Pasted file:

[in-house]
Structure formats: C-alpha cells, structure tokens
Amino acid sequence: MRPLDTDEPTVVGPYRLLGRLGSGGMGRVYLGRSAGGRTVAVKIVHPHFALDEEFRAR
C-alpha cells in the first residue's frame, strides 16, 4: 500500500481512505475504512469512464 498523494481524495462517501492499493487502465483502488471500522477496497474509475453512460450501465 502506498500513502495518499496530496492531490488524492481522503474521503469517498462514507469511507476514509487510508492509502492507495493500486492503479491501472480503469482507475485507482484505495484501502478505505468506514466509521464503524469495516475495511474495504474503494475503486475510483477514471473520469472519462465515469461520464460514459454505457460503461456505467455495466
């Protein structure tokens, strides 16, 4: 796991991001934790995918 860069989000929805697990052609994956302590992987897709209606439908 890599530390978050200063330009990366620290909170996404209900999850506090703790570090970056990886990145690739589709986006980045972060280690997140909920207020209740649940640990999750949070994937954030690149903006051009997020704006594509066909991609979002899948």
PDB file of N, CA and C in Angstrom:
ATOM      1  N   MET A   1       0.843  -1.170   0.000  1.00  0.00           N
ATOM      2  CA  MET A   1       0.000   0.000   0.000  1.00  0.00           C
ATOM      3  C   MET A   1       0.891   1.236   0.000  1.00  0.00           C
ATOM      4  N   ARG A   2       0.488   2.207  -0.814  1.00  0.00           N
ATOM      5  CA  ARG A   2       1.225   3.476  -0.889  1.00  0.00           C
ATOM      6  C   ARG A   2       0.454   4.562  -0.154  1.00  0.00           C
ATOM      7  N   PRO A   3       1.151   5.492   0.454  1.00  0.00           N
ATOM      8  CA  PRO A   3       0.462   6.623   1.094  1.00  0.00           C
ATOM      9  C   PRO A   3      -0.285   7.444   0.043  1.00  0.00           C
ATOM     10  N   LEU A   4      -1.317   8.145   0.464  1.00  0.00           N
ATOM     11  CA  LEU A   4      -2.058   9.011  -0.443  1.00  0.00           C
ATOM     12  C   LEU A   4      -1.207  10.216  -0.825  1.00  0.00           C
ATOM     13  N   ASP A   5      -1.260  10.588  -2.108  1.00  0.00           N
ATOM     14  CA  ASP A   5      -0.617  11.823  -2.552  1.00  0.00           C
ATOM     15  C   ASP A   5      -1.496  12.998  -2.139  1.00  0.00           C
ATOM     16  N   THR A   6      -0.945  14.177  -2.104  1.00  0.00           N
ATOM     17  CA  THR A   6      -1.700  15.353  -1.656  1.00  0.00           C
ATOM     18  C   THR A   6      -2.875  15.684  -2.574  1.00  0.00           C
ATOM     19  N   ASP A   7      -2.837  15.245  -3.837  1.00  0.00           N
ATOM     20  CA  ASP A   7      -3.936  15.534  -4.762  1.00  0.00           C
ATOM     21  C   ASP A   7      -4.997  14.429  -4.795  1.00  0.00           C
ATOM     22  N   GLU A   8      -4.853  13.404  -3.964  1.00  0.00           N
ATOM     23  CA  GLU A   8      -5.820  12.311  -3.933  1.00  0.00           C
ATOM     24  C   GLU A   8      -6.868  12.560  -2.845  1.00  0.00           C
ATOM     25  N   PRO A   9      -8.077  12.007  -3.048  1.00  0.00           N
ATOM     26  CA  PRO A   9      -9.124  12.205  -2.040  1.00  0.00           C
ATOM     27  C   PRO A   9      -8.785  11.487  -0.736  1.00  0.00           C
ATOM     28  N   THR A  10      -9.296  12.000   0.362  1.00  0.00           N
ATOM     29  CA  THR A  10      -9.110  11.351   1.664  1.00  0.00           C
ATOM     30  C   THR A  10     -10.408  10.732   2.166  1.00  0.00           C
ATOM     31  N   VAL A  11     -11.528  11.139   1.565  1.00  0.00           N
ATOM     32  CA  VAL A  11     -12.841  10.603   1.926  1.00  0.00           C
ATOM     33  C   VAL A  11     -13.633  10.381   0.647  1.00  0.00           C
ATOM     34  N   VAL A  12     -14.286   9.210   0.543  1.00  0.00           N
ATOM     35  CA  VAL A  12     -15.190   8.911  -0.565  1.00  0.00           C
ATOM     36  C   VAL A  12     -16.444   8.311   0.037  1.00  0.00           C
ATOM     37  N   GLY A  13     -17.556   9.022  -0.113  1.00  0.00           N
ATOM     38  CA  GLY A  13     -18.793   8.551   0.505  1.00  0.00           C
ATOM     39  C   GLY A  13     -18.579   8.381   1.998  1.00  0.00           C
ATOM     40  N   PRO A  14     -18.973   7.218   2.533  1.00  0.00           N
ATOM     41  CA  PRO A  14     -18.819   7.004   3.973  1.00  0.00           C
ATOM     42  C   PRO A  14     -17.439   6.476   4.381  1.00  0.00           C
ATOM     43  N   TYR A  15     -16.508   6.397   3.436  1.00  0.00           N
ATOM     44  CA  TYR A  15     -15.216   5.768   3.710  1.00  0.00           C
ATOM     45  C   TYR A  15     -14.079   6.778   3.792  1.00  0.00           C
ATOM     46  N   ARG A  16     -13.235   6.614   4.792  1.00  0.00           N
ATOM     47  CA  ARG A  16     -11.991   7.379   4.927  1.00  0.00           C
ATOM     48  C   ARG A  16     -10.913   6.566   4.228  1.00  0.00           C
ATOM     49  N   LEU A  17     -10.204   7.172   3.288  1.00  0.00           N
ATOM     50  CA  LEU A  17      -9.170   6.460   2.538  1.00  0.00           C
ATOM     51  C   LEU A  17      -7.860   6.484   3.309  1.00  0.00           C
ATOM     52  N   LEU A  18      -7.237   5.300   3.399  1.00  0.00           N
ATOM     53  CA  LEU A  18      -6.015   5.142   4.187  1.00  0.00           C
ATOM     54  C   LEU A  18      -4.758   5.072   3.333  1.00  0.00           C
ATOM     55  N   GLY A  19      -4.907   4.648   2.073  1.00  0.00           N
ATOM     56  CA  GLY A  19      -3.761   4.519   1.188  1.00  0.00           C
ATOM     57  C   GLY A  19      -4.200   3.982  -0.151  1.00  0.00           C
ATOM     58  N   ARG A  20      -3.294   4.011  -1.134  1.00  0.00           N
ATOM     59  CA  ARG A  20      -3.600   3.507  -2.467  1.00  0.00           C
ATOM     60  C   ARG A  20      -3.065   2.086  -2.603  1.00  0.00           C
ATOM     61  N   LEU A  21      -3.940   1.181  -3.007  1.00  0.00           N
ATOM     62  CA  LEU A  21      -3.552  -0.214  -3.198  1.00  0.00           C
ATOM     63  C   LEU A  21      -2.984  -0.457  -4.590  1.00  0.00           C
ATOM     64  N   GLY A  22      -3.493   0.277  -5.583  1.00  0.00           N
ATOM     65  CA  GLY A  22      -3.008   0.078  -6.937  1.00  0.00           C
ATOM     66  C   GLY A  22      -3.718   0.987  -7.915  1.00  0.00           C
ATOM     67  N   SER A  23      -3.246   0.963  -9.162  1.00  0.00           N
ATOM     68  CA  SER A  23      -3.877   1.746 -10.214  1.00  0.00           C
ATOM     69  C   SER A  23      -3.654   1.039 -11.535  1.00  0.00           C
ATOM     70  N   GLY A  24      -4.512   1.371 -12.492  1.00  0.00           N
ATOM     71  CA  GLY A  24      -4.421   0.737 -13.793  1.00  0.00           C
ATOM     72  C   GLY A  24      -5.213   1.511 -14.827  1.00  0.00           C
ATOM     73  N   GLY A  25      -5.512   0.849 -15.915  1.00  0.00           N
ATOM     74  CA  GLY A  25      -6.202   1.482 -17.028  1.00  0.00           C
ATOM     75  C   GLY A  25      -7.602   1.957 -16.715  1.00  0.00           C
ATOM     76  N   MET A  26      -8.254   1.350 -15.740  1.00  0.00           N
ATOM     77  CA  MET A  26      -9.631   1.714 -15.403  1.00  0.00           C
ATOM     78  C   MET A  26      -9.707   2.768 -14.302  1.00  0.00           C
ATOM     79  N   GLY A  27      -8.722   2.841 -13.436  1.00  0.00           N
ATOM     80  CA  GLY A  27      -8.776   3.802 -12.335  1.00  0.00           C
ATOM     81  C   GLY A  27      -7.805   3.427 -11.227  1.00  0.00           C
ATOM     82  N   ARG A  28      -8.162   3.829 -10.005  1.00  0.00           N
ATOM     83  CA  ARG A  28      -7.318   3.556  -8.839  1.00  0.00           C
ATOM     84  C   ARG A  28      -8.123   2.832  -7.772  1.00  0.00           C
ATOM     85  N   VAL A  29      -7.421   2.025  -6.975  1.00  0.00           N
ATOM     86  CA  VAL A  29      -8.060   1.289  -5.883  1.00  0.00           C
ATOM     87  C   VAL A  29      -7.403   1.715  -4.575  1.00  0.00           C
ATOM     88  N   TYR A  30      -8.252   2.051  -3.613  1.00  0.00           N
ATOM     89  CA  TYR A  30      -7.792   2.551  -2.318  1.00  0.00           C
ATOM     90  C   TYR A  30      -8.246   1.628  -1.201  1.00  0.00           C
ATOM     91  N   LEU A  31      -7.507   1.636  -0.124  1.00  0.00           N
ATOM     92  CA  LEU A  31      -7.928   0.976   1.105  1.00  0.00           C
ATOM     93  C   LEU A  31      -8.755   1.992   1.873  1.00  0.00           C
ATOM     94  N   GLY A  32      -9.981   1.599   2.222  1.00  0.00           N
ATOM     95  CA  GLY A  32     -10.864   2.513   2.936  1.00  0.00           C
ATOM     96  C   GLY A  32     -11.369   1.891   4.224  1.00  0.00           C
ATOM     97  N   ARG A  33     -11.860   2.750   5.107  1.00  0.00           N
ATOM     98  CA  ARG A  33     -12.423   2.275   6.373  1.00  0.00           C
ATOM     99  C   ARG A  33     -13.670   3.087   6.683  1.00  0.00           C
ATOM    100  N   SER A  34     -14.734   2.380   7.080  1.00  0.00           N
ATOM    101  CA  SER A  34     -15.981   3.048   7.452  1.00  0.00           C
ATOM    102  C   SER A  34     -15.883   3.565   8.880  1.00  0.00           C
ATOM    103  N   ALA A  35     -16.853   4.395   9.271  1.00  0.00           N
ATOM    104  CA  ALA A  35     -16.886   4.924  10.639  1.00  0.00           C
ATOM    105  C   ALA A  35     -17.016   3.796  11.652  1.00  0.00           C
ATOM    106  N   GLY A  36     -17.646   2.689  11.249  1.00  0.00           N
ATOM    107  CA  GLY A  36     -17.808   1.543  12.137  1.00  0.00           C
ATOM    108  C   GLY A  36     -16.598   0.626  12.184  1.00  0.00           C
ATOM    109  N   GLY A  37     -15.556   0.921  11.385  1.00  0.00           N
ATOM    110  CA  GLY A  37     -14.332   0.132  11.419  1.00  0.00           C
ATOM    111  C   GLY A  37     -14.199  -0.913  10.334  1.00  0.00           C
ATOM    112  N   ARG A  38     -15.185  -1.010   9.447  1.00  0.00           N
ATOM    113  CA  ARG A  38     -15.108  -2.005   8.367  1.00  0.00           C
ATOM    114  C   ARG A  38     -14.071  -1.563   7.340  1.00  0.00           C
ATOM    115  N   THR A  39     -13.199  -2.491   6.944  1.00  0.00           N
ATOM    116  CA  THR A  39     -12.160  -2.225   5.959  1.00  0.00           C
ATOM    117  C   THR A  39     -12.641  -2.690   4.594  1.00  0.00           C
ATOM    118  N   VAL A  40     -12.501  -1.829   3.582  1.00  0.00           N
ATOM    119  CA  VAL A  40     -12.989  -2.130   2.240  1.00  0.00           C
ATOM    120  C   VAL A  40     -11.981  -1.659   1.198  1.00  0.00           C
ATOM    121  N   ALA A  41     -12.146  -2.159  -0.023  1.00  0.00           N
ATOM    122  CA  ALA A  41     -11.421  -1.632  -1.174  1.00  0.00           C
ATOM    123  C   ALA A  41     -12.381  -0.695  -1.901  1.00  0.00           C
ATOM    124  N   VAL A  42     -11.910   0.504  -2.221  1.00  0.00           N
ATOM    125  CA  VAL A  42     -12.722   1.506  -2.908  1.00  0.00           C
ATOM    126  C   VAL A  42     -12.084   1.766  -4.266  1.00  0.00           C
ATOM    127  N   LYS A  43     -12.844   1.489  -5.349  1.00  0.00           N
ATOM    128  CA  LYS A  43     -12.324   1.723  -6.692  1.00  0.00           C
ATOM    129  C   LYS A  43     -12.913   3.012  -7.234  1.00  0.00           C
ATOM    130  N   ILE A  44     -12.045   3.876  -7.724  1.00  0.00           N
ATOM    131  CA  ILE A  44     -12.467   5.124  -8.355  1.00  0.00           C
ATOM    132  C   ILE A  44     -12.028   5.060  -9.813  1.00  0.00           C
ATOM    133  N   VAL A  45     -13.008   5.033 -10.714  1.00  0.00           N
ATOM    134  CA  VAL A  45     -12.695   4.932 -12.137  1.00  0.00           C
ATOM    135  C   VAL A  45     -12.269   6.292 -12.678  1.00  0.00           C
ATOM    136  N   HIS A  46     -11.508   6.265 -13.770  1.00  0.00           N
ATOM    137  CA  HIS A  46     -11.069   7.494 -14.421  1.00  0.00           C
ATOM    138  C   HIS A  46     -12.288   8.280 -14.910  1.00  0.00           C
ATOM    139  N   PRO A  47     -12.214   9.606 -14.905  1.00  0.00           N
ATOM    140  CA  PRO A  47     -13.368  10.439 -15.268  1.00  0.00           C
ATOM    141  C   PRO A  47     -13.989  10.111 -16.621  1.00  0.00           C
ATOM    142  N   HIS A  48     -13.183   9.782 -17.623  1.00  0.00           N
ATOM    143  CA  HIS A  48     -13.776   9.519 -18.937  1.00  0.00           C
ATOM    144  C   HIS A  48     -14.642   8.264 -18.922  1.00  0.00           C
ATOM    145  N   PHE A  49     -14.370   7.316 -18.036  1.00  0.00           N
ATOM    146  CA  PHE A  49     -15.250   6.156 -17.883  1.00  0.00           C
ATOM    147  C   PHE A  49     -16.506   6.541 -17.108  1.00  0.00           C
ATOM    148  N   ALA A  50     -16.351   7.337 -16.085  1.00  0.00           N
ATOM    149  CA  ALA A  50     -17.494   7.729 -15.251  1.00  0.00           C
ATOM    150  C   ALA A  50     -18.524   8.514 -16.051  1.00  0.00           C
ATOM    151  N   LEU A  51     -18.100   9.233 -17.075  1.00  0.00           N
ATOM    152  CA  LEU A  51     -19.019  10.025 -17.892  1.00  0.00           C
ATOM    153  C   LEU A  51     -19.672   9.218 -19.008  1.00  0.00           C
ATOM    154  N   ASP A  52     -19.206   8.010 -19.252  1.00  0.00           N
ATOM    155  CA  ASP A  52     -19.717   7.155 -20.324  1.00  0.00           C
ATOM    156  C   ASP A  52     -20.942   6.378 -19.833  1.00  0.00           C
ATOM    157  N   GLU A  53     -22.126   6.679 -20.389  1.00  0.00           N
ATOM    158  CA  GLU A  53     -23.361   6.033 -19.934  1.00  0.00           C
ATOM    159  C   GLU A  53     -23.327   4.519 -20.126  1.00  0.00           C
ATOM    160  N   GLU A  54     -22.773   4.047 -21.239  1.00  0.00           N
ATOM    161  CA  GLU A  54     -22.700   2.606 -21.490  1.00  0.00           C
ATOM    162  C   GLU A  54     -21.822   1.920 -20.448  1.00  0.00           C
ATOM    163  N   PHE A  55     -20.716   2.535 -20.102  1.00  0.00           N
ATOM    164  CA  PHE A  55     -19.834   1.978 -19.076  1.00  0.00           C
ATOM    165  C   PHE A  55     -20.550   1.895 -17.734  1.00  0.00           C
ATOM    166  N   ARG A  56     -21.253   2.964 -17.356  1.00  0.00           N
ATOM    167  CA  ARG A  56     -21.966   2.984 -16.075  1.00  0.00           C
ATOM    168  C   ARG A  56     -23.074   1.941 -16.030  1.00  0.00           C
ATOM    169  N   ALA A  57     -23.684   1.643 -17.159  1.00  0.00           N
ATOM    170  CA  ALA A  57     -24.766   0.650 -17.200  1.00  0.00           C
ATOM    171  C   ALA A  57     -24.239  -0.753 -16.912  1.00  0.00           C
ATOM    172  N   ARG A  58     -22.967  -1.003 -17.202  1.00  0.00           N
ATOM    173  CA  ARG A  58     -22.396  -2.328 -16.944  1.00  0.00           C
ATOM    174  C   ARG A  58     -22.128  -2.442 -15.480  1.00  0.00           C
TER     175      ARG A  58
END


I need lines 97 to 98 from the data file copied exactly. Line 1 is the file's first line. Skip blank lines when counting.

ATOM     91  N   LEU A  31      -7.507   1.636  -0.124  1.00  0.00           N
ATOM     92  CA  LEU A  31      -7.928   0.976   1.105  1.00  0.00           C